With the benefit of a being a few years (and a fair amount of therapy and bourbon-soaked tears) down the line, I’m thankful to be able to preface this story with the takeaway that there can be positive outcomes of sorts to all types of grief, even cumulative.
The feeling left behind isn’t loss but gratitude and love for who and what I had. Bittersweet gratitude, perhaps? Definitely smiles.
It feels far more positive than those early days when life circumstances felt so tragically absurd that I look back and wonder how my little family are still standing now. Albeit a little more splintered than we were before.
If anyone is reading this is in the darkest days of carrying more loss than they think is bearable, I hope that you can take away that you won’t always feel so raw, angry, confused and exposed. And that one day in the near future, whilst your life may be different than you imagined, you will definitely be ok.
What is cumulative grief?
In 2017, the term ‘cumulative grief’ – the experience of multiple bereavements before you’ve had a chance to recover from the original loss – wasn’t on my radar. My beloved granda lived – and lived well – until I was 29, my grandmother and best friend, ‘til I was 38.
Whilst my life was by no means silver spoon in my mouth, growing up in the East end of Glasgow, it was an easy life with very little in the way of trauma or drama. My mum and her sister were both working single parents and my core family unit was mum, gran, granda, aunt Ellie and her two daughters who were my ‘sisters.’ We were a small family but a tight little unit. We lived in each other’s pockets – quite literally – in the same street, holidayed together, shopped together, were usually to be found in my grandparent’s house on any given day.
Then, as an adult with a family of my own, my weekends were spent at my gran’s house along with my mum and Aunt Ellie, and my sisters, our kids (all seven of them!) and our partners. My gran had moved to one-bedroom flat just before my granda died. It was bedlam, but the best sort of bedlam. Christmas Days there were loud, noisy and truly unforgettable.
A wave of loss
In the summer of 2017, in the space of four months, I lost four of my closest female relations. That included three generations from my tight little unit, gone in the blink of an eye. My gran, two aunts and godmother, my little ‘blister’ Kirsty. The loved ones who sat at the top tables at my wedding and walked with me down the aisle. I quite literally got a phone call that omy aunt was dead whilst I was standing by my gran’s bedside talking to her consultant about her long term prognosis (not good).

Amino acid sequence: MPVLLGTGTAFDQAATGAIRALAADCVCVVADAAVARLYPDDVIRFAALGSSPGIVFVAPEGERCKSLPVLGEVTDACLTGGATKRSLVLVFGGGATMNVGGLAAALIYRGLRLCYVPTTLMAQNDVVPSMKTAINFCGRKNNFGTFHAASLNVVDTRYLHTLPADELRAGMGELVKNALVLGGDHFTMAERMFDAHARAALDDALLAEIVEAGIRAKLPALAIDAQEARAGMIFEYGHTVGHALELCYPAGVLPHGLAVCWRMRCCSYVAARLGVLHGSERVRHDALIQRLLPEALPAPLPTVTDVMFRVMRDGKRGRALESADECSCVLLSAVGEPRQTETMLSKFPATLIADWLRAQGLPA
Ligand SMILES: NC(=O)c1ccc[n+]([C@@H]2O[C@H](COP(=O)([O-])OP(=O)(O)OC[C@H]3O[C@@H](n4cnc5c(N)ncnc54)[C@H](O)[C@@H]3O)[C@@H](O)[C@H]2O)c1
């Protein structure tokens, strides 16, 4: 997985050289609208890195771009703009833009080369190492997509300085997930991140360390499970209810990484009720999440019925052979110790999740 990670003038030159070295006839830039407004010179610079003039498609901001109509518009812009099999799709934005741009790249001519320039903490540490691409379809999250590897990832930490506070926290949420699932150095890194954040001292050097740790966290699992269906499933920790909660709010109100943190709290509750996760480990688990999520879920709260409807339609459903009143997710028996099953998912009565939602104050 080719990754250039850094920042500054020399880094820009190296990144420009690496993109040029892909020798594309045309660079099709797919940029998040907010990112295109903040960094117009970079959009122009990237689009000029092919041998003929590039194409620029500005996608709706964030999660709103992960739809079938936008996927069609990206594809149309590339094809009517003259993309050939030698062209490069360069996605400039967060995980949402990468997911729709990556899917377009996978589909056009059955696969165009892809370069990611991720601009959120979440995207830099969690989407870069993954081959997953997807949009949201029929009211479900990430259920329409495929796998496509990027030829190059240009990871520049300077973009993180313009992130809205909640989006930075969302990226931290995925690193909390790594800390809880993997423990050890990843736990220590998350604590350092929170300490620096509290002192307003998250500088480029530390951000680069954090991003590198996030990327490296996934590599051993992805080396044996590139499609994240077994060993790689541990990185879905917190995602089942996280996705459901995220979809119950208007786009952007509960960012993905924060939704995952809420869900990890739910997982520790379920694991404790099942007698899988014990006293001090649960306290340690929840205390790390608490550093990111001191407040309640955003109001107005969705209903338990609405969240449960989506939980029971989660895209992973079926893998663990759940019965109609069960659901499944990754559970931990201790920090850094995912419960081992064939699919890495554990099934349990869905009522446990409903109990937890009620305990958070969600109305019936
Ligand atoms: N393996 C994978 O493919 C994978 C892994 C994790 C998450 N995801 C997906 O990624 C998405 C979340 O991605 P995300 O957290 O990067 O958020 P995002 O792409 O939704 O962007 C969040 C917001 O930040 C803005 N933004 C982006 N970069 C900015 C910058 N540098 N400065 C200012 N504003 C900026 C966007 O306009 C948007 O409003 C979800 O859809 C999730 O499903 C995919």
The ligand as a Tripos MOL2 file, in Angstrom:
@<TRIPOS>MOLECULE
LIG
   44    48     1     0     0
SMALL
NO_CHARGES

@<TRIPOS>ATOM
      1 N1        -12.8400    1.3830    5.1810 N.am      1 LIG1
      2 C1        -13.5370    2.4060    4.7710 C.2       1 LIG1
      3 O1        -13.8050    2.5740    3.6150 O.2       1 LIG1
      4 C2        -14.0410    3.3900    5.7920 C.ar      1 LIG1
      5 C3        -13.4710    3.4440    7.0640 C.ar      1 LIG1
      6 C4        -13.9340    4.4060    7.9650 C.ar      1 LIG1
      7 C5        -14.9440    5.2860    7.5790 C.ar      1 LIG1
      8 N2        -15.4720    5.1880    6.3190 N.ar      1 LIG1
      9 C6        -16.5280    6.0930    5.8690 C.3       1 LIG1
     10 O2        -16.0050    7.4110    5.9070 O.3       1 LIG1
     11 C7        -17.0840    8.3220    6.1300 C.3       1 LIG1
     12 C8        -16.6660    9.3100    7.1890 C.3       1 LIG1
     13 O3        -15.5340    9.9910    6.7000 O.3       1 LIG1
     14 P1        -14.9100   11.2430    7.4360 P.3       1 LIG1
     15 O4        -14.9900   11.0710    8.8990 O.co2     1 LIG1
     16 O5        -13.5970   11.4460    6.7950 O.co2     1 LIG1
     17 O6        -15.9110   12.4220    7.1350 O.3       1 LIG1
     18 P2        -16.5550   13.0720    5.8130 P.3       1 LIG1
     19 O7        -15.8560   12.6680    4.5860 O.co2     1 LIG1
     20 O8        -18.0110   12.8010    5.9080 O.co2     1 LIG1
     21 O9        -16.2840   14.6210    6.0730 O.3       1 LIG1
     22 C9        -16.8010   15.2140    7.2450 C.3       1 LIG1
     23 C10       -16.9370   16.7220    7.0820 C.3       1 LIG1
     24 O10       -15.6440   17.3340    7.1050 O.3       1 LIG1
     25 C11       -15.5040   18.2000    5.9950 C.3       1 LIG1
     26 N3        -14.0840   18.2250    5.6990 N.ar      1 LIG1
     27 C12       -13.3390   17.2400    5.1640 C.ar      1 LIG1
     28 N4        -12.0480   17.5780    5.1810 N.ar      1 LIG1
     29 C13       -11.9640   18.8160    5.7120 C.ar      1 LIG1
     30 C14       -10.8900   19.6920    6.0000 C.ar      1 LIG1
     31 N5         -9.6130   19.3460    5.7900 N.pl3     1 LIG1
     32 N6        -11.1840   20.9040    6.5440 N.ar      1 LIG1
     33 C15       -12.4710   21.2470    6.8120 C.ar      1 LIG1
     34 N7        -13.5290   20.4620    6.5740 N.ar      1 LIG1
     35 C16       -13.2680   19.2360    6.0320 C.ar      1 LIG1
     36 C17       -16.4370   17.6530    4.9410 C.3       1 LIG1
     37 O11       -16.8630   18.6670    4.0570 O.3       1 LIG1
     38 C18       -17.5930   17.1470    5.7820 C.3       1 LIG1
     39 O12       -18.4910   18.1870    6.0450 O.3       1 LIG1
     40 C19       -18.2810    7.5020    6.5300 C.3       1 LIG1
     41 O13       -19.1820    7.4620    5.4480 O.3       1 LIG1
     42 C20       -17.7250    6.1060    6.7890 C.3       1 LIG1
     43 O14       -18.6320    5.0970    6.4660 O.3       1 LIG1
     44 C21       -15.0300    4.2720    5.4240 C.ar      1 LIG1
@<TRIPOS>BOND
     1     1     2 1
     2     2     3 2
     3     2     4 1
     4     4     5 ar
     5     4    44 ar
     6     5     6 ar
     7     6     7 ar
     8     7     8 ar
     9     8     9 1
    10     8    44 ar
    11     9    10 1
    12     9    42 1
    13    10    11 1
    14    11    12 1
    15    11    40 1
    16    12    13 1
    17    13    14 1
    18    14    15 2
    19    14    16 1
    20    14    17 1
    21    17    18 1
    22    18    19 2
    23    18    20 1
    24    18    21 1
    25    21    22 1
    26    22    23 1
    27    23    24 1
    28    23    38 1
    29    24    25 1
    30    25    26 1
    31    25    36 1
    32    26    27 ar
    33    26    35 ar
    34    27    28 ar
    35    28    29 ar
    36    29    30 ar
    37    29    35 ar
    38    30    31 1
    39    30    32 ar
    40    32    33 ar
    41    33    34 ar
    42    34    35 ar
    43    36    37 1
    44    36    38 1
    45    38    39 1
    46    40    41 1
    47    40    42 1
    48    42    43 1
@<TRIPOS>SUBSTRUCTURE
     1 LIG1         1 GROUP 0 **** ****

Just days later it became clear that my Aunt Ellie was very poorly too and she was hospitalised days after. Those weeks were a hot mess of trying to hold it together at work, daily visits to various wards and different hospitals in the evening and ultimately hoping for the best whilst waiting for the inevitable to happen to both of them. We lived like that – hope, hanging on by a thread for 3-4 months.
I can’t remember much about that time, except just trying to tread water and not letting the overwhelm take over. Nervous smiles whenever people spoke to me, not really being able to let my guard down anywhere. Juggling a stressful job, daily hospital visits, home to my family exhausted at 9.30pm, surgeon and consultant meetings making decisions we didn’t feel equipped to make. A general feeling of being unsafe and waiting for the worst to happen. As a family we were stressed out, grieving multiple losses, before they happened.
I recall feeling that my work – a relatively new job – must think I was slightly unhinged or over-exaggerating what we were going through. That people…work colleagues, friends, just didn’t understand. I felt separate from them all.
Both my gran and her daughter died within weeks of each other that summer. I’ve been preparing to lose my grandmother from the moment I was old enough to realise how precious grandmas were (surely they have a little bit of magic in them?) I know I was lucky to have had her for so long. I always knew it would break my heart to lose her. But I didn’t for a minute think we’d lose my favourite aunt at the exact same time.
Death wasn’t quite done with us yet though.
In October 2017, I was taking baby steps towards healing. I hosted a work event on a Friday night in Edinburgh. I remember walking through my favourite street in Edinburgh alone afterwards, feeling free from negative thoughts and stomach knots. It was the first time I remember feeling like myself for a long time.
The next night, I had a hen night with my mum, one of her first forays out with a smile on her face since losing her mum and sister. On Sunday I then had a rare Sunday fun day, lunch and drinks with my best friend. I felt lighter. Hopeful. Exhausted when I came home from work Monday evening, I crashed out around 9 pm. That’s a busy weekend for me, even at the best of times.
The worst loss
2 am phone calls are never good. I felt sick before I even saw the number.
Everyone has moments in their lives that change them forever. That was mine. Kirsty was my Auntie Ellie’s daughter and my little ‘blister.’
Until that night, I always thought films and books overdramatised those moments. No. With hindsight, they really don’t even scratch the surface of the pain I felt. It was physical, deep and guttural.
I could hear an animalistic wailing noise and it took my teenage children running into the room, woken from their sleep, to realise that it was me who was making it.